Materials Science Research Lecture

Wednesday September 30, 2020 4:00 PM

Magnetism and quantum transport in the kagome lattices of semi-metallic Mn3X

Speaker: Collin Broholm, Department of Physics and Astronomy, Johns Hopkins University

Webinar Link:

Webinar ID: 957 0877 2987


Lamellar insulating materials with magnetic ions on the kagome lattice of corner-sharing triangles have attracted much attention over the years because of the geometrical frustration and the consequent lack of magnetic ordering at low temperatures.

Now it turns out that the non-collinear antiferromagnetic ordering induced by the longer range and inter-kagome-layer interactions of a semi-metal can have interesting effects on quantum transport. Specifically, the AB stacked kagome layers of Mn3X form an anti-chiral co-planar magnetic order that gives rise to strong anomalous Hall and Nernst effects at room temperature linked to Weyl points in the electronic band structure[1].

I shall describe an experimental study of the magnetic order and excitations in Mn3Ge[2]. While a phenomenological spin Hamiltonian including exchange interactions, Dzyaloshinskii-Moriya interactions, and single-ion crystal field terms can describe aspects of the Mn-based magnetism, spin-wave damping, and the extended range of magnetic interactions indicate the strong interactions with conduction electrons that underly its quantum transport anomalies.

The talk will illustrate the constructive interplay between the pursuit of a fundamental understanding of electrons in solids and the discovery of materials with novel properties for technological applications.

* This work was supported as part of the IQM Energy Frontier Research Center funded by the U.S. Department of Energy under Award No. DE-SC0019331 and by the Gordon and Betty Moore Foundation under GBMF4532.

[1] "Large anomalous Hall effect in a non-collinear antiferromagnet at room temperature," S. Nakatsuji, N. Kiyohara and T. Higo, Nature 527 (2016) 212-215.

[2] "Antichiral spin order its Goldstone modes and their hybridization with phonons in the topological semimetal Mn3Ge," Y. Chen, J. Gaudet, S. Dasgupta, G. G. Marcus, J. Lin, T. Chen, T. Tomita, M. Ikhlas, Y. Zhao, W. C. Chen, M. B. Stone, O. Tchernyshyov, S. Nakatsuji, C. Broholm, Phys. Rev. B 102, 054403, (2020).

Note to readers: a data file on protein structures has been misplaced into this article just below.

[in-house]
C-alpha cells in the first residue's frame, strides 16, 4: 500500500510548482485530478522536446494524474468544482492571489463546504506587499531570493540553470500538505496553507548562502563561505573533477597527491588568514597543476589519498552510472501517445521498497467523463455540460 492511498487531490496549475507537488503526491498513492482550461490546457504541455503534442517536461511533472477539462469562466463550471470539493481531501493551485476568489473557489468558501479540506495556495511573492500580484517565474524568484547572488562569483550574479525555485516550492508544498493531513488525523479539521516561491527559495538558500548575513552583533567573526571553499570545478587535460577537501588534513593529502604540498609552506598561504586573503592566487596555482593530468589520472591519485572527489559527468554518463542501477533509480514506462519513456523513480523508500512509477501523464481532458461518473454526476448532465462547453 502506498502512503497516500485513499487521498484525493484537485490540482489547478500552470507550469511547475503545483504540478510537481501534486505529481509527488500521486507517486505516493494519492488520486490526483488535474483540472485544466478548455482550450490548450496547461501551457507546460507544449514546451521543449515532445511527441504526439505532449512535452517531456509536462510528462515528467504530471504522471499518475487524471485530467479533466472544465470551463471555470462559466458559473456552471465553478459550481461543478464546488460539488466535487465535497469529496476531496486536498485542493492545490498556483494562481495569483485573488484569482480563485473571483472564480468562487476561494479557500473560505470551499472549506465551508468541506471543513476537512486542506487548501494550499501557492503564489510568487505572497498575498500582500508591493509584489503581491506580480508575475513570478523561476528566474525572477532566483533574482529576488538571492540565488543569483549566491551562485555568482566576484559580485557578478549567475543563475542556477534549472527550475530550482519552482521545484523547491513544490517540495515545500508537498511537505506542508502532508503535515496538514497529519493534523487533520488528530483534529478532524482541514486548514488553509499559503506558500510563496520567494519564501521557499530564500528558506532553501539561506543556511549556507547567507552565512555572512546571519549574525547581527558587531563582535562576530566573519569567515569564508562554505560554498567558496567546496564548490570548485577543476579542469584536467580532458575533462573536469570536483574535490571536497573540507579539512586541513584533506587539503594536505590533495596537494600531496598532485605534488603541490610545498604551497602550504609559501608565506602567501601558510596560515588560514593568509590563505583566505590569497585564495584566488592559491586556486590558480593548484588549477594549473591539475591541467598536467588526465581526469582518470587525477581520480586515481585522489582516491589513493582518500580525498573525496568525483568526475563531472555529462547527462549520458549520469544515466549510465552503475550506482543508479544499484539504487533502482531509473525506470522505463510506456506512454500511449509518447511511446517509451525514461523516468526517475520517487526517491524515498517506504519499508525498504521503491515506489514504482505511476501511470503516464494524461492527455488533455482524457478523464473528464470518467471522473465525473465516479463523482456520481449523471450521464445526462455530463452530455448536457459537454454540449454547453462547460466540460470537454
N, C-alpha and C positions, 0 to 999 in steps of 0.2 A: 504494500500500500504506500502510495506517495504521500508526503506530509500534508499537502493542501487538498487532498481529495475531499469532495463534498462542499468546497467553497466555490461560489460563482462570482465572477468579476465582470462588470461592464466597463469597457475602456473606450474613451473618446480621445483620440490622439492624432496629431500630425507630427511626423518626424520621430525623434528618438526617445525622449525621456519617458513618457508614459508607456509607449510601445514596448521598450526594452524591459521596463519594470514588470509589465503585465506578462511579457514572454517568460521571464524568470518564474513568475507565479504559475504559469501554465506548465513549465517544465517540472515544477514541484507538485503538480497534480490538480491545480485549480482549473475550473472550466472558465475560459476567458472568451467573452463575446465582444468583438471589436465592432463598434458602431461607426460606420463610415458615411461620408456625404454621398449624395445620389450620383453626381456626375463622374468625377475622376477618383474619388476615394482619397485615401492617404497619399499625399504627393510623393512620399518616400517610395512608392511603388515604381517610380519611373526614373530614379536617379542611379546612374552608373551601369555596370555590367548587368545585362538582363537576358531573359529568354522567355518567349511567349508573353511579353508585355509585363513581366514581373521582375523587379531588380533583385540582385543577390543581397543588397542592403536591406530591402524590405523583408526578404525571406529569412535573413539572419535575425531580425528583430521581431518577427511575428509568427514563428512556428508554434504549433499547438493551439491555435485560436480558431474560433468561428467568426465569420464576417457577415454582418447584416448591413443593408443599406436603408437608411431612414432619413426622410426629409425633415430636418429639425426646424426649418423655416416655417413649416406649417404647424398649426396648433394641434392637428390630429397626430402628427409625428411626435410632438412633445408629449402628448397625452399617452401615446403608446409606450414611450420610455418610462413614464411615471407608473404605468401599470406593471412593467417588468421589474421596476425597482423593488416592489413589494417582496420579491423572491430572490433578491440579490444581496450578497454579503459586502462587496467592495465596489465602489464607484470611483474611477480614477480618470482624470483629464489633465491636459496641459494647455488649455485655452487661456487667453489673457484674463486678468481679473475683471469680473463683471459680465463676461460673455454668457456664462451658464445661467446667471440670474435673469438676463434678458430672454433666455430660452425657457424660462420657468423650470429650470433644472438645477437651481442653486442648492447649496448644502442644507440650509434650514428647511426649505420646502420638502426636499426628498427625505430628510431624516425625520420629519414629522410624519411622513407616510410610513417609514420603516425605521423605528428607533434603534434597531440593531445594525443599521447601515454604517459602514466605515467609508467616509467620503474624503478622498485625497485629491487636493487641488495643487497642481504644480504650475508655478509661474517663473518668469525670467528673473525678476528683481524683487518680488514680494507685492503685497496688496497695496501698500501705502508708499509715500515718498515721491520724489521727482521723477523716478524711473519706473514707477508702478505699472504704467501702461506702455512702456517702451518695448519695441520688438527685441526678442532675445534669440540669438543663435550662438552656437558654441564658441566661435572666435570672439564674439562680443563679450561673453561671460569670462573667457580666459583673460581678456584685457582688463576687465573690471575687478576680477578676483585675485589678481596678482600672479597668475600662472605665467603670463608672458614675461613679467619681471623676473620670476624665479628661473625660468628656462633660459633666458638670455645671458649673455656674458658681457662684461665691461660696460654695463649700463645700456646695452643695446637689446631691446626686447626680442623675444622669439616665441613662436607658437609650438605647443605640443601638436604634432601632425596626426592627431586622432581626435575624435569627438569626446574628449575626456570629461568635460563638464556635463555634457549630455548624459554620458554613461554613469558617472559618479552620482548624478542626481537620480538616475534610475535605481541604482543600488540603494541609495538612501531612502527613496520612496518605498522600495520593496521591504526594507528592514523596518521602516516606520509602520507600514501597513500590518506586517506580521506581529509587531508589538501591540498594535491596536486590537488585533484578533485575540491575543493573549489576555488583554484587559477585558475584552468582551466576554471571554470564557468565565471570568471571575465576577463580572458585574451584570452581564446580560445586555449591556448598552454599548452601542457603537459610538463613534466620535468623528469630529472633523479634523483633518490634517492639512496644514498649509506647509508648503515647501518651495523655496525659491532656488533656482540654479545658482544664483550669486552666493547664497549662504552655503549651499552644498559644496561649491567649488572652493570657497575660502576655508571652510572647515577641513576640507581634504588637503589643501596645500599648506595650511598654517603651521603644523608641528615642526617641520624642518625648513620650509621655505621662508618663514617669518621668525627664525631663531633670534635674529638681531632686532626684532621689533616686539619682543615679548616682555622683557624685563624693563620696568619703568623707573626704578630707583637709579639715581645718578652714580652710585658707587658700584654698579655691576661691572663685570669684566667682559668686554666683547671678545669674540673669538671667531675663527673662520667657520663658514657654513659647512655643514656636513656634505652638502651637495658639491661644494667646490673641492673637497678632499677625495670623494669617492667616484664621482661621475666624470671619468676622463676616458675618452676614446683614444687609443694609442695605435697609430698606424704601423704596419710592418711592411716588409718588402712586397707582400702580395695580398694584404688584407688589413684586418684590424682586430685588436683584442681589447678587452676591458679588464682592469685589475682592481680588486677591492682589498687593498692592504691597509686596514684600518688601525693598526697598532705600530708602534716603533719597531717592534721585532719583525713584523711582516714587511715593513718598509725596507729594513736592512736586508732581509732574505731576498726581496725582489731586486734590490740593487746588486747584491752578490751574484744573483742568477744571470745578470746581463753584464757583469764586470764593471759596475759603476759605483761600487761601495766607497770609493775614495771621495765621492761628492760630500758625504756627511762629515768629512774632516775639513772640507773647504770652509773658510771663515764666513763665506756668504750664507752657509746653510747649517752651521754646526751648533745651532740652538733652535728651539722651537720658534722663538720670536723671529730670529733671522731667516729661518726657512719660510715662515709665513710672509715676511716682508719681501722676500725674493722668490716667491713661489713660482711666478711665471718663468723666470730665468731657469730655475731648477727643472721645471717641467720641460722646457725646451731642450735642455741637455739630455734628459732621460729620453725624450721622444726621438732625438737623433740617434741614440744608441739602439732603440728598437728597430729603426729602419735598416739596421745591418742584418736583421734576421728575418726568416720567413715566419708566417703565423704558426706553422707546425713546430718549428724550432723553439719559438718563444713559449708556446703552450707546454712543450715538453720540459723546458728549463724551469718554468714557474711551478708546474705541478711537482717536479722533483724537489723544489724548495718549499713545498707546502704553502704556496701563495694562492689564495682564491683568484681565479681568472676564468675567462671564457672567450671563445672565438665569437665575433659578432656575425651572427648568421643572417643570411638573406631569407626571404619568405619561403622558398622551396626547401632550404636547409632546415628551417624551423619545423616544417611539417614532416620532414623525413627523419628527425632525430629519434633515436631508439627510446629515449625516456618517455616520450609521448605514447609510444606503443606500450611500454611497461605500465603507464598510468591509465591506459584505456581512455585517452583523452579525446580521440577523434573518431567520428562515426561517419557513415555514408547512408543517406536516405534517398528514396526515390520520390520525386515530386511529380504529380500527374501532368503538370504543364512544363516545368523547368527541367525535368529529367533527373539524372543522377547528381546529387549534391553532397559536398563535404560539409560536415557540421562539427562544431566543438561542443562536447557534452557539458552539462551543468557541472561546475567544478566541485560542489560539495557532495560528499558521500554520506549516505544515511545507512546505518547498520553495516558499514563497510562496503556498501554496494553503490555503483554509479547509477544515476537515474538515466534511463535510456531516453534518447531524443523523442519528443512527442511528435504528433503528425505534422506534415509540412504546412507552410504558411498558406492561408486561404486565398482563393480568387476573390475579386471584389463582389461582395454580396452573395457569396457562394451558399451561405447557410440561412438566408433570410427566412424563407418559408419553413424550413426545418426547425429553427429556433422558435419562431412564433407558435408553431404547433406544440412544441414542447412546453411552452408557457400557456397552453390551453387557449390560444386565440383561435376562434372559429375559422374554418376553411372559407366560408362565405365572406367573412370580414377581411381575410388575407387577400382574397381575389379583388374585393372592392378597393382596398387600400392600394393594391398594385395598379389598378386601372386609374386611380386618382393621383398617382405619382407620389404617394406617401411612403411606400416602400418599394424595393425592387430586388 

More about the speaker:

COLLIN LESLIE BROHOLM is the Gerhard H. Dieke Professor in the Department of Physics and Astronomy at the Johns Hopkins University. He earned his Ph.D. from the University of Copenhagen in 1988, was a post doc at AT&T Bell Laboratories from 1988-1990 and joined Johns Hopkins in 1990.

An experimental condensed matter physicist, Dr. Broholm is interested in anomalous forms of magnetism, superconductivity, and their interplay. Of particular interest are crystalline materials where quantum effects are enhanced on account of competing interactions (frustration) or low dimensionality.

The main experimental tool is neutron scattering and Dr. Broholm has a long-standing involvement in development of the corresponding instrumentation. He has built two spectrometers at the NIST Center for Neutron Research and has served on various committees overseeing instrumentation development at National facilities for Neutron Scattering.

Dr. Broholm received the Presidential Faculty Fellowship in 1994, became a fellow of the American Physical Society in 2004, and received the Sustained Research Award of the Neutron Scattering Society of America in 2010. He was selected for funding by the Gordon and Betty Moore foundation as one of 19 top experimentalists in the area of quantum materials in 2014. Dr. Broholm is the director of the Johns Hopkins Institute for Quantum Matter (

Series Materials Research Lecture Series

Contact: Jennifer Blankenship at 213-219-6656